There seem to be a couple of other Simon of Gitta novellas or novels. One, The Gardens of Lucullus, Tierney co-wrote with Glenn Rahman; it seems vanishingly rare. The other, Path of the Dragon, Price notes as 'forthcoming from Pickman's Press.' Since Tierney died a couple of months back, I guess there won't be any more.
 

Klibbix!

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I don't think I've read that one; I'll have to look for it. I'm a fan of the Northwest Smith tale "Shambleau" and the Jirel story "Hellsgarde," which has more plot than most Jirel tales.



By odd coincidence, I read this via Kindle just a month or so ago. I liked it too and plan to pick up Tierney's novel about Simon, Drums of Chaos, sometime. A few of the stories were maybe a bit too close to their Lovecraft originals, e.g. "The Treasure of Horemkhu" and "Under the Pyramids." I thought that Tierney's own stories were a good deal stronger than the couple written by Robert Price, or "The Throne of Achamoth" which they wrote together. Tierney used Gnostic ideas and the character of Simon Magus to tell rousing adventure tales, while Price--who is a specialist in Early Christianity and Gnosticism--kind of lets that intellectual background overwhelm the story, most notably in "The Throne of Achamoth."

I don't know about you, but I found Price's introductions--both the general one about Simon Magus and Gnosticism and the individual ones for each story--interesting enough but also dispensable. You really didn't need them to understand the stories. At times, Price's particular axes get ground in them--he's in the 'Jesus was a myth' camp of Biblical interpretation, I think--but he doesn't hammer the reader over the head with the ideas.

Like you, I was tempted by Cthulhu Invictus, but bounced off at the price point. I guess the core book is cheaper if you buy the PDF from the publisher rather than going through Drivethru. I was surprised that the old Chaosium Cthulhu Invictus monograph, the one by Chad Bowser, is still available fairly cheaply in electronic form. Since I don't have CoC 7th ed, which the current Cthulhu Invictus line seems to require, I guess I might go for that earlier version if I ever do pick it up.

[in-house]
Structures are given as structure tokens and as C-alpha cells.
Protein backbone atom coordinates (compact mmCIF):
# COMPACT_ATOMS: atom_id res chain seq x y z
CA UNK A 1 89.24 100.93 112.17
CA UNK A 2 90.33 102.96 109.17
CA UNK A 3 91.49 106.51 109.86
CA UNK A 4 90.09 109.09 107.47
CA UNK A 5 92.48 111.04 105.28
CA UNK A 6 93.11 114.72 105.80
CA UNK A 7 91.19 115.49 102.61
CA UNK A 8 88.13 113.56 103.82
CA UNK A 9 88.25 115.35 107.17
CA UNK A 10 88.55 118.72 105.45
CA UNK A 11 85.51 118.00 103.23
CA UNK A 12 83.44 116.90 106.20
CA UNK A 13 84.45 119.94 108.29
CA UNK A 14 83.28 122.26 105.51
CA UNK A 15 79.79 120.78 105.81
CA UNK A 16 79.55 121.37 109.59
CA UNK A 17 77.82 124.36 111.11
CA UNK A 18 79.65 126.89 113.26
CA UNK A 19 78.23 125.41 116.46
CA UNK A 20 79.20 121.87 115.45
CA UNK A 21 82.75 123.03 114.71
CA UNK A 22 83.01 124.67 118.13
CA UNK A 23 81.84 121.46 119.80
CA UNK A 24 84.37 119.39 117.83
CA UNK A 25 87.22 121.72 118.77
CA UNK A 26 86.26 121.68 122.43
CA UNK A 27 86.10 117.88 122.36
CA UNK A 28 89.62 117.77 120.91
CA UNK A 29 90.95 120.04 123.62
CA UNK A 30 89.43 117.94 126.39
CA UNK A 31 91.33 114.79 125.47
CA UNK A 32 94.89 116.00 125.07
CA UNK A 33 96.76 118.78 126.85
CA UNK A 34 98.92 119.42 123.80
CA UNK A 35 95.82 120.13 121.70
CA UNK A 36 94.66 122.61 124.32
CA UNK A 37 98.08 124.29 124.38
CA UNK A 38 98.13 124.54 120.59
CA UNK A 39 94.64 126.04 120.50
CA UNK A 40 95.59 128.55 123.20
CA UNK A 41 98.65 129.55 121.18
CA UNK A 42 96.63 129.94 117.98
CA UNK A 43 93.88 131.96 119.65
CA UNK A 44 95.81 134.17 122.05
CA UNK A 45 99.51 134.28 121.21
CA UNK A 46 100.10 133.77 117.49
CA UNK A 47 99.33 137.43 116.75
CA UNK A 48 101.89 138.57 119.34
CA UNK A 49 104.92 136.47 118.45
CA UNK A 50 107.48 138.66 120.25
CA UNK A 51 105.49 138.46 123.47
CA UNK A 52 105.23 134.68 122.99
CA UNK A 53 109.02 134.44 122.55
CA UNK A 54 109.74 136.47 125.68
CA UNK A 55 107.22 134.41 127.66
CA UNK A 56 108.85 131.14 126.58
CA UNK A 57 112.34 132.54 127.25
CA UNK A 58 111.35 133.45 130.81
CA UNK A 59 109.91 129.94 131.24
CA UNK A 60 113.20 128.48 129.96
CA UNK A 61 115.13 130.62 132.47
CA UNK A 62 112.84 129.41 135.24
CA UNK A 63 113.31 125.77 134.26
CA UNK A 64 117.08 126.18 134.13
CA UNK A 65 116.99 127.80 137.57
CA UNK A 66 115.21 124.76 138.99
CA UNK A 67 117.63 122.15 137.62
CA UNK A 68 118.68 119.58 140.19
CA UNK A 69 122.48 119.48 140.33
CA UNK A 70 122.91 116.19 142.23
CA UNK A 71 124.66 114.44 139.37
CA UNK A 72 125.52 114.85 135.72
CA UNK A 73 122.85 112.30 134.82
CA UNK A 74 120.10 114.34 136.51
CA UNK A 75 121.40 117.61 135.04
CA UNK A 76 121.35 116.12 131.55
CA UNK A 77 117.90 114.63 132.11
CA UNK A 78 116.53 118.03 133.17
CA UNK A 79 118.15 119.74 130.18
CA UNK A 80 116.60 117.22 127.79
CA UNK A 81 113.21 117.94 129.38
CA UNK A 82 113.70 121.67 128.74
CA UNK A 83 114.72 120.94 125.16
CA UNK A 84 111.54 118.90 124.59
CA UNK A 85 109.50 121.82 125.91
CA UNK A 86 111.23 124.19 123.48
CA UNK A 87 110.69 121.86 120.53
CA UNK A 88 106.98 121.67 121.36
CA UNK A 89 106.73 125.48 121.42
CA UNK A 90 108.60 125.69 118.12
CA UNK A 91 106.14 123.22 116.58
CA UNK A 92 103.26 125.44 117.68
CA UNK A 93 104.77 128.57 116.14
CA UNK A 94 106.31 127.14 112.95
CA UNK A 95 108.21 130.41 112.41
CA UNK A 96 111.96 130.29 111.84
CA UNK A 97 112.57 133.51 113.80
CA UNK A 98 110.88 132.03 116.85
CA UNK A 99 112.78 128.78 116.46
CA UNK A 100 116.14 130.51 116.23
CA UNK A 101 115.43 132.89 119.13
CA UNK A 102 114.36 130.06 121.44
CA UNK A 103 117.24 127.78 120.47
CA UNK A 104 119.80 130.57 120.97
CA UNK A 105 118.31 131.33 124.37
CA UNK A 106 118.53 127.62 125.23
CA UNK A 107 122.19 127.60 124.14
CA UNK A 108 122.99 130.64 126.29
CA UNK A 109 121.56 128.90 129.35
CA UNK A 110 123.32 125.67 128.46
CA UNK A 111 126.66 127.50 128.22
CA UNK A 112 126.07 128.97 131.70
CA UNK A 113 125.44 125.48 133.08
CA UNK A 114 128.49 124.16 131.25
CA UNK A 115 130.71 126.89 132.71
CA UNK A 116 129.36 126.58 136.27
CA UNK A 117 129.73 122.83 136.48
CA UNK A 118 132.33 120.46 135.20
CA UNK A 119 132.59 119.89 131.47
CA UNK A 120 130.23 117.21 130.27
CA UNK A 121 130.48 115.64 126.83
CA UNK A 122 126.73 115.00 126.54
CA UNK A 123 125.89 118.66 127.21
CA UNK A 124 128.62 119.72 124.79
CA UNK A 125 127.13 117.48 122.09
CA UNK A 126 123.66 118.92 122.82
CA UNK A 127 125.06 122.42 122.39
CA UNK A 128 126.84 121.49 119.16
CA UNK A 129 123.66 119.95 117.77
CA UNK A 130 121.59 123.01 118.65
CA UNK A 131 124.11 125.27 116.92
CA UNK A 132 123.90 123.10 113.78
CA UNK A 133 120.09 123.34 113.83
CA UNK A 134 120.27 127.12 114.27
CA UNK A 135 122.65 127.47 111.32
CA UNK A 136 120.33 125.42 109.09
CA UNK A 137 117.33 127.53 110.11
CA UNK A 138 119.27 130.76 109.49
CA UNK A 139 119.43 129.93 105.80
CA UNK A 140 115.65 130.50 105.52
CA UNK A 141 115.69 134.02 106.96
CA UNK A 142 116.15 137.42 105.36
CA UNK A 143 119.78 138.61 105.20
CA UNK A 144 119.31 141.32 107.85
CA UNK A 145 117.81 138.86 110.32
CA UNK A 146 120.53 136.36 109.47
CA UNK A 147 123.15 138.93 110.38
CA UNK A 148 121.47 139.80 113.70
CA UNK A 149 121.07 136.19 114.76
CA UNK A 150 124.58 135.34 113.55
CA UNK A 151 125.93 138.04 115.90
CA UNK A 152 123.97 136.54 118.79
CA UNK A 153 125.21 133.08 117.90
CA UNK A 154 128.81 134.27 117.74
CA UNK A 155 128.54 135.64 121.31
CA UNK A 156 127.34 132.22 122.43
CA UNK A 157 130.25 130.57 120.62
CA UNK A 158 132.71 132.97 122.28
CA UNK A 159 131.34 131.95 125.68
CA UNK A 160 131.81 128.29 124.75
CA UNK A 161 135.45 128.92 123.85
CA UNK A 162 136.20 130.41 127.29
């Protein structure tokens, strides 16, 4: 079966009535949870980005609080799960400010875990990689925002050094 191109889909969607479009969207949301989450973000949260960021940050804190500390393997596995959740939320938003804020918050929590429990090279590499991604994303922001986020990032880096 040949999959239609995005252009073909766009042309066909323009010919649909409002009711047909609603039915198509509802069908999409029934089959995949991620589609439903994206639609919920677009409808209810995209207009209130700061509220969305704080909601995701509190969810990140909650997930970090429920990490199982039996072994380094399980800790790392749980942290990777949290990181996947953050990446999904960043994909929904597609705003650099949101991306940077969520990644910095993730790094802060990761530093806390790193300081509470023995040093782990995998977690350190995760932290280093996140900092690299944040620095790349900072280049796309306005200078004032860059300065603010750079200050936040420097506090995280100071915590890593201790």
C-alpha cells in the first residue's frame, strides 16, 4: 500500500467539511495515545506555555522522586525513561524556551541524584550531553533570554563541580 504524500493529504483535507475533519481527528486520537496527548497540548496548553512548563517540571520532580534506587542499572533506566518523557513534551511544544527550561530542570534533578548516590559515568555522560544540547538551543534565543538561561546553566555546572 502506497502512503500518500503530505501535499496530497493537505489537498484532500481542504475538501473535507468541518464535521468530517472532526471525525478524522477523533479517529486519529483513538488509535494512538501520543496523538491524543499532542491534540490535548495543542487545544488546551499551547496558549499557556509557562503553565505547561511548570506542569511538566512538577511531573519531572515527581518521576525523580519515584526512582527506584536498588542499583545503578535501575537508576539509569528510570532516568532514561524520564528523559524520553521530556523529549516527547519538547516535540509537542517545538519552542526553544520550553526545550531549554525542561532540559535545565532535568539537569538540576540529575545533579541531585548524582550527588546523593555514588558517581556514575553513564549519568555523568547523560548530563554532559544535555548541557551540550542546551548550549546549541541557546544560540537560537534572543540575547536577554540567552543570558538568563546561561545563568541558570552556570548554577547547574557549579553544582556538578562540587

There seem to be a couple of other Simon of Gitta novellas or novels. One, The Gardens of Lucullus, Tierney co-wrote with Glenn Rahman; it seems vanishingly rare. The other, Path of the Dragon, Price notes as 'forthcoming from Pickman's Press.' Since Tierney died a couple of months back, I guess there won't be any more.

I agree with your bit about the story introductions, I skipped most of them and read them after the stories, if at all. I did find the introduction to Simon Magus fairly interesting and it's always good to get a refresher on Gnosticism (as I still find some of it confusing). I'll finish up the book soon, I hope. It's made me want to read some of Tierney's other stuff. I have a copy of his House of the Toad coming, so I'm looking forward to that one!

The Cthulhu Invictus stuff was a bit pricy, I must admit. I had a look at the original monograph but I've been building my 7e CoC collection and I figured I'd get the Invictus book to match. The Keeper Screen was probably unnecessary but I'm a shameless collector.